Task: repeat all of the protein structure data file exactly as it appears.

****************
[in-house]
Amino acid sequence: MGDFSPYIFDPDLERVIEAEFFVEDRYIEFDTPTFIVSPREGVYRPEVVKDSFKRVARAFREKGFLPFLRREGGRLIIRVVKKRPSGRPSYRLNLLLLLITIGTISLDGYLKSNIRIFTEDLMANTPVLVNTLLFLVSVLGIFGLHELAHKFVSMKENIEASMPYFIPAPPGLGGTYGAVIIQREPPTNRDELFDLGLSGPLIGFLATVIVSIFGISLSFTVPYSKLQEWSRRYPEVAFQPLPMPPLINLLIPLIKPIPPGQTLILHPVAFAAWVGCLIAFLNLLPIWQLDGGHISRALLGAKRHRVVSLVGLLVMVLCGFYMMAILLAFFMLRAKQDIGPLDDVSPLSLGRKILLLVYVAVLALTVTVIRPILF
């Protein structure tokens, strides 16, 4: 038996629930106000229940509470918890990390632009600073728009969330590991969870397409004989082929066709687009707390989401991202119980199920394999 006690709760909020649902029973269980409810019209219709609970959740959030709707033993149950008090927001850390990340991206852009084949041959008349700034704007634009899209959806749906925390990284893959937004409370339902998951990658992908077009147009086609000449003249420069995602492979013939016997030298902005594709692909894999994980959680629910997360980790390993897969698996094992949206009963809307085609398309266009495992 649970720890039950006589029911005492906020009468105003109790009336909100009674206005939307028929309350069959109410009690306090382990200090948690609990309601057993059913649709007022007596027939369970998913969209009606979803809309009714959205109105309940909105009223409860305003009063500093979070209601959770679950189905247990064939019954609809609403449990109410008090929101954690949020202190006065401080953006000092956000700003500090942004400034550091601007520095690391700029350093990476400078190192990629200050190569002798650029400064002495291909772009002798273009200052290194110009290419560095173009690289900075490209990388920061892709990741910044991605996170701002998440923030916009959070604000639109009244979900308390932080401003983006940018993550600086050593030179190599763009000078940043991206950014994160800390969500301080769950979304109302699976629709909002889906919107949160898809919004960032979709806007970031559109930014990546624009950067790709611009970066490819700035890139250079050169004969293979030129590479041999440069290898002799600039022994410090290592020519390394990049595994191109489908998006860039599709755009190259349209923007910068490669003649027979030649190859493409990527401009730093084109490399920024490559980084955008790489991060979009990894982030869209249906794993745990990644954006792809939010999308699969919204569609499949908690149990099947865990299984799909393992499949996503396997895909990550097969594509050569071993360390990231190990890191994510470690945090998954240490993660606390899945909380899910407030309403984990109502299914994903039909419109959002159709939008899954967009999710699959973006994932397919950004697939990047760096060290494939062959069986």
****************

[in-house]
Amino acid sequence: MGDFSPYIFDPDLERVIEAEFFVEDRYIEFDTPTFIVSPREGVYRPEVVKDSFKRVARAFREKGFLPFLRREGGRLIIRVVKKRPSGRPSYRLNLLLLLITIGTISLDGYLKSNIRIFTEDLMANTPVLVNTLLFLVSVLGIFGLHELAHKFVSMKENIEASMPYFIPAPPGLGGTYGAVIIQREPPTNRDELFDLGLSGPLIGFLATVIVSIFGISLSFTVPYSKLQEWSRRYPEVAFQPLPMPPLINLLIPLIKPIPPGQTLILHPVAFAAWVGCLIAFLNLLPIWQLDGGHISRALLGAKRHRVVSLVGLLVMVLCGFYMMAILLAFFMLRAKQDIGPLDDVSPLSLGRKILLLVYVAVLALTVTVIRPILF
């Protein structure tokens, strides 16, 4: 038996629930106000229940509470918890990390632009600073728009969330590991969870397409004989082929066709687009707390989401991202119980199920394999 006690709760909020649902029973269980409810019209219709609970959740959030709707033993149950008090927001850390990340991206852009084949041959008349700034704007634009899209959806749906925390990284893959937004409370339902998951990658992908077009147009086609000449003249420069995602492979013939016997030298902005594709692909894999994980959680629910997360980790390993897969698996094992949206009963809307085609398309266009495992 649970720890039950006589029911005492906020009468105003109790009336909100009674206005939307028929309350069959109410009690306090382990200090948690609990309601057993059913649709007022007596027939369970998913969209009606979803809309009714959205109105309940909105009223409860305003009063500093979070209601959770679950189905247990064939019954609809609403449990109410008090929101954690949020202190006065401080953006000092956000700003500090942004400034550091601007520095690391700029350093990476400078190192990629200050190569002798650029400064002495291909772009002798273009200052290194110009290419560095173009690289900075490209990388920061892709990741910044991605996170701002998440923030916009959070604000639109009244979900308390932080401003983006940018993550600086050593030179190599763009000078940043991206950014994160800390969500301080769950979304109302699976629709909002889906919107949160898809919004960032979709806007970031559109930014990546624009950067790709611009970066490819700035890139250079050169004969293979030129590479041999440069290898002799600039022994410090290592020519390394990049595994191109489908998006860039599709755009190259349209923007910068490669003649027979030649190859493409990527401009730093084109490399920024490559980084955008790489991060979009990894982030869209249906794993745990990644954006792809939010999308699969919204569609499949908690149990099947865990299984799909393992499949996503396997895909990550097969594509050569071993360390990231190990890191994510470690945090998954240490993660606390899945909380899910407030309403984990109502299914994903039909419109959002159709939008899954967009999710699959973006994932397919950004697939990047760096060290494939062959069986």